Last update: 17:21 | 19/04/2017
Ensuring water security is becoming an urgent matter of Vietnam in the context that climate change is causing bad impact on all aspects of the life from socio-economic affairs to the environment and ecosystem, heard a conference in Hanoi on April 19.
Jointly held by the Vietnam’s Association of Foreign Invested Enterprises, Vietnam Academy for Water Resources (VAWR), German Network for Water, Sanitation and Hygiene and German Agency for International Cooperation (GIZ), the conference aimed to better public awareness of consequences of climate change on the environment, especially on water security.
It also gave a chance for both domestic and foreign scientists and agencies to share knowledge about science and technology, and experience in preventing environmental disasters by practical solutions.
Deputy Minister of Science and Technology Tran Viet Thanh said that climate change has been making challenges on water resources more complicated and unpredictable.
River water and ground water levels are decreasing, while the sea level, flood tide and salt intrusion are on the rise, he stated, adding that the demand for water in production and daily activities also increases due to the industrialisation and urbanisation process and population growth.
The demand for water increased from 50 billion cu.m a year in 1990 to 72 billion cu.m a year in 2010. It is predicted to reach 80 billion cu.m in 2020.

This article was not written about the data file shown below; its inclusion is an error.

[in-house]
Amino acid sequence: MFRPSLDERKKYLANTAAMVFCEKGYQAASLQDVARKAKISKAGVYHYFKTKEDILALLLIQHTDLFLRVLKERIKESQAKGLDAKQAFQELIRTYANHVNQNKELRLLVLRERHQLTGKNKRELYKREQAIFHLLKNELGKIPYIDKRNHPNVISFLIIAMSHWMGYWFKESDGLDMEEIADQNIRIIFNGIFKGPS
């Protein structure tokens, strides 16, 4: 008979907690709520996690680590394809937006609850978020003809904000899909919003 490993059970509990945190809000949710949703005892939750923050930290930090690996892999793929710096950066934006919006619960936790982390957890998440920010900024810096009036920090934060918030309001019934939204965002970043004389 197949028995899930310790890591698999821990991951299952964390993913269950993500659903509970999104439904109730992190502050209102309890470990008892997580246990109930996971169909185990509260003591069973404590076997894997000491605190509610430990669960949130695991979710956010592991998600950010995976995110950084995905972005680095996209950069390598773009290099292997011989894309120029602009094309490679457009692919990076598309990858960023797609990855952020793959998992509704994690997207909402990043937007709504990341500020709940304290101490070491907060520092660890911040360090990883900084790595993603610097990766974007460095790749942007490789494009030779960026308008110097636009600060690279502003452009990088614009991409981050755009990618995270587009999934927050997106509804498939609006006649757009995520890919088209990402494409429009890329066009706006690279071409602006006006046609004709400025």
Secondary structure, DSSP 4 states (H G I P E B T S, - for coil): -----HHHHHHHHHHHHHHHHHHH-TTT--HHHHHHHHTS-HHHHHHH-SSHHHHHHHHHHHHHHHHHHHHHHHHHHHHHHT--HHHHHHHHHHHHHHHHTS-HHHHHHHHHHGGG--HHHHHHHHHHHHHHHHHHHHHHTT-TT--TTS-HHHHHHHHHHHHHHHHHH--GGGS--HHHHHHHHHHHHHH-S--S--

Moreover, climate change and natural disasters are also leading to the imbalance of water resources. Prolonged heat and decreases in rainfall are threatening all regions of the country.
The United Nations Food and Agriculture Association (FAO) suggested Vietnam pay attention to dealing with four issues: socio-economic and environmental impacts of water use, relationship between land use and water resources, consequences of shifting water resources and land use, and social matters arising during a water crisis.
Director of GIZ Programme in Vietnam Dirk Pauschert said that GIZ has run several projects in Vietnam’s urban areas to improve adaptation to climate change and protect water resources, including projects to prevent floods implemented in the central and southern coastal localities of Quang Ngai, Binh Dinh, Phu Yen, Khanh Hoa, Soc Trang and Ca Mau during 2012-2016.
VAWR Deputy Director Tran Dinh Hoa stressed the need for close and willing cooperation between countries to protect and use water resources effectively and equally.
It is also necessary to have a complete policy system on water resources to increase the efficiency of water management, protection and use, and change public awareness and action in ensuring water security, he added.